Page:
Spaceship Math–FREE leveled worksheets to teach basic addition and subtraction

SpaceshipMathHelp kids learn math facts by using Spaceship Math, the FREE leveled worksheets with 26 scaffolded levels.

Spaceship Math is part of Dad’s Worksheets, a terrific math site that I have written about a few times.  With Spaceship Math, students learn their basic facts a few at a time.  It starts very simply.  For example, level A for addition covers 1+2 and 1+3.  That’s it, unless you count 2+1 and 3+1 as separate facts.  Level by level, students build their skills.  There are four versions of each level, plus timed tests for every two levels.  The worksheets are cumulative, so students are always reviewing old facts.

To find Spaceship Math on Dad’s Worksheets, click on the operation you want students to practice.  That opens a menu of choices for the operation, and then you can easily find Spaceship Math.

I like to give the whole class a placement test.  I choose a level in the middle, usually L.  That has 7+2 and 7+4.  From the placement test, I assign students to packets of either levels A-L or L-Z.  The students don’t exactly thank me for these packets, but they do see that the packets help them learn.  Plus, the leveled worksheets keep kids in their zone of proximal development, so it never feels too difficult.

I really like Spaceship Math for addition and, subtraction.  For multiplication, I recommend Best Multiplication Workbook EVER!–and not just because I wrote it.

Spaceship Math multiplication is very different from the way most of us learned our times tables–one table at a time.  It moves pretty quickly, and doesn’t give students a sense of how each times table works as a unit.  My Best Multiplication Workbook EVER! levels times tables in an effective way.  It provides lots of practice problems, plus word problems that show the value of each times table.

I haven’t written a Best Division Workbook EVER! yet, so for division, I give students worksheets based on the times tables.   I assign division times tables in the same order I presented multiplication tables in Best Multiplication Workbook EVER!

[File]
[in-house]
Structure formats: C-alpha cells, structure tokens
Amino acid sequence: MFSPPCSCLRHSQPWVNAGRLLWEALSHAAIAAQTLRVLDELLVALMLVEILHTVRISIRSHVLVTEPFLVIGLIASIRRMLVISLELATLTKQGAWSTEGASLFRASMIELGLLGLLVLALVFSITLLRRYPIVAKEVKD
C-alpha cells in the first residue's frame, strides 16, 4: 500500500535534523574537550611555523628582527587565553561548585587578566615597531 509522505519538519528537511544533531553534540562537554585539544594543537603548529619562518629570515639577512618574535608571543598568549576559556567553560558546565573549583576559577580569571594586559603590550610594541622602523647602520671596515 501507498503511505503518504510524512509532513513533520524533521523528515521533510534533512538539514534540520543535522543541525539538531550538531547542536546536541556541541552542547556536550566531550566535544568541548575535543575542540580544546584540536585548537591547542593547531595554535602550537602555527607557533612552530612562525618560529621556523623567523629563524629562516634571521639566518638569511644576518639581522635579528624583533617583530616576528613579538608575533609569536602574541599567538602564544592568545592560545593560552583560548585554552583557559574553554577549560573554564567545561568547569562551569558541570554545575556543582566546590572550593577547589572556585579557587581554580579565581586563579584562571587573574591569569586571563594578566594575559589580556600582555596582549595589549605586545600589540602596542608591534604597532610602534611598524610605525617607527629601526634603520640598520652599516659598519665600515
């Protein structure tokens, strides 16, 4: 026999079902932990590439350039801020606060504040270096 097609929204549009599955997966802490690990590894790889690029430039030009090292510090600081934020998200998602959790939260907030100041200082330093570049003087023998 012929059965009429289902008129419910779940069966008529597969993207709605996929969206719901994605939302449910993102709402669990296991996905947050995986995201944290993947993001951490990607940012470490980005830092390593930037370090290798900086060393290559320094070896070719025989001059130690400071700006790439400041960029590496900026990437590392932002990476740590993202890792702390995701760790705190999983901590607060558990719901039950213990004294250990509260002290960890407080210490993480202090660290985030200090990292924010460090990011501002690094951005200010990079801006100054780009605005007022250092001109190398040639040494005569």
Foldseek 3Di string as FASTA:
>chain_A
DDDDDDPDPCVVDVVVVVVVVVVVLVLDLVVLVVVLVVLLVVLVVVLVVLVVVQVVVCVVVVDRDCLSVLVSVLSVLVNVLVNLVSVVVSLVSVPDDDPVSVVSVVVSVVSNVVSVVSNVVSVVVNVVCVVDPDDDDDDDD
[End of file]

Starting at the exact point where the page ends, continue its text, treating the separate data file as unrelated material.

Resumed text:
I hope you and your students enjoy Spaceship Math.

Posted in FREE Worksheets,Math by Corey Green @ Mar 23, 2015

 

Take your class to the computer lab for St. Patrick’s Day online games

IrishFlagCelebrate St. Patrick’s Day by playing some FREE online games during your computer lab time.  Here are some fun ones for elementary students:

Posted in Holidays by Corey Green @ Mar 16, 2015

 

A vertical number line makes math easier to understand

Vertical number lineMost teachers were taught to use a horizontal number line to teach concepts.  I recommend using a vertical number line because it’s easier for students to understand.

When we add and subtract, we thinking of going up or down, not left to right.  Wouldn’t that be easier to picture on a vertical number line?  After all, to most kids, adding is going up and subtracting is going down.  Kids don’t think of numbers as going from left to right.

To teacher integers (positive and negative numbers), I like to write a vertical number line from -10 to 10.  I write the positive numbers in black and the negative numbers in red.  (In a business context, red is the color for negative numbers.)  To make 0 stand out, I write it big and blue.

Having positive numbers one color and negative numbers another helps students see the difference.  Working on a vertical number line helps them see why –2+3 = 1.

 

Posted in Math by Corey Green @ Mar 9, 2015

 

Easy tips to make your master paper and key stand out

TeacherCutting corners is usually not a good idea…but doing so helps your master paper stand out.

How to make your master stand out: Snip the top right corner.  The snipped corner doesn’t show up on copies, but Iyou can easily see that a paper is your master, and you’ll be careful not to throw it away.

How to make your key stand out: Write KEY in large letters across the top of the paper.  If you just write “key” on the name line, it doesn’t stand out from the students’ papers.

How to make the answers on your key stand out: Write with fat Crayola markers.  That way, the answers are in color and the lines are much thicker than what’s on the paper.  The answers really stand out, making my grading go more quickly.

Posted in First Year Teachers,Tips for Teachers by Corey Green @ Mar 2, 2015